Movie Review - Found
Now available on VOD and in selected theaters - Found is the ambitious feature-length debut from writer / director Scott Shirmer, based on the intensely disturbing 2004 novel of the same name, penned by Todd Rigney. This is a fine example of how low-budget indie horror flicks can pack just as much of a wallop as anything the big studios are putting out. My hats off to the filmmakers who masterfully manipulate the emotions of the audience, imbuing the viewers with the sensibilities of the twelve year old narrator and creating enough empathy for the main characters that we continue to care about them even when things take a more sinister turn. And that's not even mentioning the amazing amount of realistic looking gore splattered throughout the film like a Jackson Pollack painting. I highly suggest you go see Found.
Found is not your average horror film. It's more a coming of age film that plays like a love letter to the genre. In the opening minutes of the movie, we learn that twelve year old Marty has discovered all of his family's deepest secrets: His mother's love letters from an old boyfriend, his father's stash of porn, and the fact that his older brother, Steve, is a serial killer. Marty is bullied at school and takes solace in his love of slasher films, and he uses this to forge bonds with his older brother while keeping his secret safe. But as their life at home begins to become strained, these bonds will be tested, as will the limits that Steve will go to in order to protect his brother and himself. And without revealing any details, let me just say that the climax of the film is absolutely shocking.
The acting is stellar from everyone in the cast, but the performance of Gavin Brown as Marty is the backbone of the entire film. A performance of this magnitude is rare from such a young actor, especially considering this is his first film. He captivates us for the length of the film. He becomes a conductor for the audience's sensibilities, bringing the inner twelve year old out of all of us. When he feels afraid, we feel afraid. It is truly remarkable. Ethan Philbeck, as his older brother Steve, downplays any emotion and presents us with a stone faced enigma. He sells it with a nuanced subtlety that makes for an absolutely chilling performance. Louie Lawless and Phyllis Munro are strong as the boys parents, and Shane Beasley absolutely steals the film for the five minutes he is onscreen as the Headless killer.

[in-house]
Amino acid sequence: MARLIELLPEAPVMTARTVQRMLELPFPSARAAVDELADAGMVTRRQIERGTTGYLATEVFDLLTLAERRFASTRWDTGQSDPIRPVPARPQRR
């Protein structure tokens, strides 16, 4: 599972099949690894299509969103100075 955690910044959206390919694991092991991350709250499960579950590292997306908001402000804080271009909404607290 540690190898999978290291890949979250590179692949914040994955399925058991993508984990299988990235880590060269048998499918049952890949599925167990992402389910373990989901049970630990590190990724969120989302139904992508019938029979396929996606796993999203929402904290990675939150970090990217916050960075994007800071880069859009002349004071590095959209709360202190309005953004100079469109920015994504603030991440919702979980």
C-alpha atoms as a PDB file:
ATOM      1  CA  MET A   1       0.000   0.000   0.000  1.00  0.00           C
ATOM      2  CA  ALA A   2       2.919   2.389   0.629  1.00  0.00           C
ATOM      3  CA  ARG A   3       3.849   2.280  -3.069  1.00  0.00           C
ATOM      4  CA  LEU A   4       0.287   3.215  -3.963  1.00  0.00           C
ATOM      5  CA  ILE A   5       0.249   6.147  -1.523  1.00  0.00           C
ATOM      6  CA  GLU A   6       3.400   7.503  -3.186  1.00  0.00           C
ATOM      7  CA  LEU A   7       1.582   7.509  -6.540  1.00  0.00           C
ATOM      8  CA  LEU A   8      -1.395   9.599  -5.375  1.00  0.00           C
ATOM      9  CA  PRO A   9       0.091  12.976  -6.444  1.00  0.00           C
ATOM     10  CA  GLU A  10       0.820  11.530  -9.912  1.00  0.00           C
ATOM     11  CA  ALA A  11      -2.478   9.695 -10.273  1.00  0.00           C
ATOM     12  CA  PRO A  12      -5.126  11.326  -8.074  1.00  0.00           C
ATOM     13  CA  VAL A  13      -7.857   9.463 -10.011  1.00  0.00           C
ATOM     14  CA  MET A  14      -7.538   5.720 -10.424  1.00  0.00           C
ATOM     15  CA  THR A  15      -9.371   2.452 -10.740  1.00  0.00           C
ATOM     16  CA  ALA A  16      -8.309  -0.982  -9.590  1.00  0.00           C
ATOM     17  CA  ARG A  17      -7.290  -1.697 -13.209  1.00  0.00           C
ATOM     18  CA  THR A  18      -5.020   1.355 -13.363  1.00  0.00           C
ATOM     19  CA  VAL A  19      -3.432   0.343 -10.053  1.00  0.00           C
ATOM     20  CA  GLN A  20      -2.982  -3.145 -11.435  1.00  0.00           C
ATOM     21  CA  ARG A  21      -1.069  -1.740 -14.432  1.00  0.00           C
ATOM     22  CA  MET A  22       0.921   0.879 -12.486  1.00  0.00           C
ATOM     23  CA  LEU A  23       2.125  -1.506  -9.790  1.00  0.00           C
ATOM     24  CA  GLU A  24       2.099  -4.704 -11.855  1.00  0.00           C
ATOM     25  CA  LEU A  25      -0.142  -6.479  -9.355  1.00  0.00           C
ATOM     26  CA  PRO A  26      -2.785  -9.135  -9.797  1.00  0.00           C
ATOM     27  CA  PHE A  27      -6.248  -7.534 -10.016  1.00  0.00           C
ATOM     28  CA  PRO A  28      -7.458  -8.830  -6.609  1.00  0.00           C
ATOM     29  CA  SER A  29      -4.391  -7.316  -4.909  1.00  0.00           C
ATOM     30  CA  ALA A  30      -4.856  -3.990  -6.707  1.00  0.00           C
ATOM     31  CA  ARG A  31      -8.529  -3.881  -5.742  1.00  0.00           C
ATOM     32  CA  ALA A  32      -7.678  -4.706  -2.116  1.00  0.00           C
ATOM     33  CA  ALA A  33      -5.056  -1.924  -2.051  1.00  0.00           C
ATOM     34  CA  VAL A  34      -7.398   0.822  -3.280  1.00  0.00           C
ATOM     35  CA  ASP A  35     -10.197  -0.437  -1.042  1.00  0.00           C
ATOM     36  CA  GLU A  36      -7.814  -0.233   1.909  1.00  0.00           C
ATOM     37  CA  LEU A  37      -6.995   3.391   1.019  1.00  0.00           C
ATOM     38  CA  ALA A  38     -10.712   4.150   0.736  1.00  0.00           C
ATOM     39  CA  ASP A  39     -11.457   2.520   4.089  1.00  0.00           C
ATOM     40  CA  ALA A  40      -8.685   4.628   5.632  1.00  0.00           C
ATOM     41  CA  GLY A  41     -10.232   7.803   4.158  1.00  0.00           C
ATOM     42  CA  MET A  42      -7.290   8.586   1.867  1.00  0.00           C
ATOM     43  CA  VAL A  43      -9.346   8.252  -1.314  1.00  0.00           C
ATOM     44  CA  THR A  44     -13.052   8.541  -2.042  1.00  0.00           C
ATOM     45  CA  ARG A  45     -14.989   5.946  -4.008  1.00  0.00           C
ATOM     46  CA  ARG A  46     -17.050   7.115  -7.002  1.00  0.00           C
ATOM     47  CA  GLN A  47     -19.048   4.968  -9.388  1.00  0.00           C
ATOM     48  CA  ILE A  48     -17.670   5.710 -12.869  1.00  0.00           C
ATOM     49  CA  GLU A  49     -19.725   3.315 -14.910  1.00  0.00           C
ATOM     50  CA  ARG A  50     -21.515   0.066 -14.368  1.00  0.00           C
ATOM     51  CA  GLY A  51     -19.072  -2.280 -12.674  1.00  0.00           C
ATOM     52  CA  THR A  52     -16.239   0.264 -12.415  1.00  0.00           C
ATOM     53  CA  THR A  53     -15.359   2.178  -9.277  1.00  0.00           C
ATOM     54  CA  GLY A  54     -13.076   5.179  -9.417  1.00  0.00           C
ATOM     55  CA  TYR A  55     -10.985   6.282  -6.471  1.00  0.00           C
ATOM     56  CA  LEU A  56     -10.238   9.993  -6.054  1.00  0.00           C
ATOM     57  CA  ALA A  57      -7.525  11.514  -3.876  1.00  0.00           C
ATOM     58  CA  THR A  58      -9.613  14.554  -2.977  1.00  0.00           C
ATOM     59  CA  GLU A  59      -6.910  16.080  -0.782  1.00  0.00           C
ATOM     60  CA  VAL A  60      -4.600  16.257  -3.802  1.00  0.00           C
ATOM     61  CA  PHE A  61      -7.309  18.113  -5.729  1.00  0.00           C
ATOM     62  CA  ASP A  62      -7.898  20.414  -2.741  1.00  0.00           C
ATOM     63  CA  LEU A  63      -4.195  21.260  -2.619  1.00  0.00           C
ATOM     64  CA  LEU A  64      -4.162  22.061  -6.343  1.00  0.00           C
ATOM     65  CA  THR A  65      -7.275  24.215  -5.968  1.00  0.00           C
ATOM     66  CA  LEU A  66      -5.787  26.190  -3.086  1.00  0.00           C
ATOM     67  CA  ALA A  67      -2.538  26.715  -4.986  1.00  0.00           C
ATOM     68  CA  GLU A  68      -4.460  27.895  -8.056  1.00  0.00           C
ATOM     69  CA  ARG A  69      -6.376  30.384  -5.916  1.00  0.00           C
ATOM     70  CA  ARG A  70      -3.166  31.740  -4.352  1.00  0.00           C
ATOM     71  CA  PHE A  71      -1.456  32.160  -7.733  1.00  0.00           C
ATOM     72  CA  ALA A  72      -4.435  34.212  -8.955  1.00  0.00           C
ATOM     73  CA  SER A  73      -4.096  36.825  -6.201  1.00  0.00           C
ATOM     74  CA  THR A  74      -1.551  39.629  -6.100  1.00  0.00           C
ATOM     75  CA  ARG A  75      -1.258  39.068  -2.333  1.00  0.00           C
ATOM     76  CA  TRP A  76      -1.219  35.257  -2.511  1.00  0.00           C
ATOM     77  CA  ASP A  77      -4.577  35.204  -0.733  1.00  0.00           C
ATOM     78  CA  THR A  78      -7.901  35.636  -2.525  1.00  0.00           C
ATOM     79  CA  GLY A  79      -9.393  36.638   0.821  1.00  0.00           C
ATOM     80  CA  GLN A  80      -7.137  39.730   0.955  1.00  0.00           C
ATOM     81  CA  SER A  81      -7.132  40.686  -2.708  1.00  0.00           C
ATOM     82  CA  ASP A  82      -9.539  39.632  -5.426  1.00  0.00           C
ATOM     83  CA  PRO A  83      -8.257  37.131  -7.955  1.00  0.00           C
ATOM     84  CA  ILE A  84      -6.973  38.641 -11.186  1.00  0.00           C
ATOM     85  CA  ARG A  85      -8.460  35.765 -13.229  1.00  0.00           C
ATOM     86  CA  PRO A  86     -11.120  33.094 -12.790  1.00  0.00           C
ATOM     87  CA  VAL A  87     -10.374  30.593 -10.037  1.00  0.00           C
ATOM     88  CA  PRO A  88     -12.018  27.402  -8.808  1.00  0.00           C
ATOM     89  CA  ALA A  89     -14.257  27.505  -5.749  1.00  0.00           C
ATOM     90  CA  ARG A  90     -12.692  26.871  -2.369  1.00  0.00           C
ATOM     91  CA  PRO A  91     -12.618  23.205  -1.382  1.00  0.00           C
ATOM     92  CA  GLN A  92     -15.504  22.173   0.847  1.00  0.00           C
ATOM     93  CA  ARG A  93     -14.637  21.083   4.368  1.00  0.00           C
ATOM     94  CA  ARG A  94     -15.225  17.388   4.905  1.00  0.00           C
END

I'll take a minute to note, that one of the more disturbing and gory moments of the movie comes in the 'film within a film': Headless, which looks like it will be getting its' own feature length adaptation sometime soon. And I could not be more excited. In the meantime, I really can't stress enough what an achievement this film is, especially given the limited resources the filmmakers had to work with. I suggest you check this out on VOD while it's still available. It is extremely important to support indie films like this, so that the larger studios see that horror is a viable medium and continue to embrace original work, foregoing the barrage of watered down remakes and the inclination to turn everything into a franchise. And now I'll get off my soapbox and reiterate, I really liked Found, and I am really looking forward to seeing Headless when it comes out. Cheers.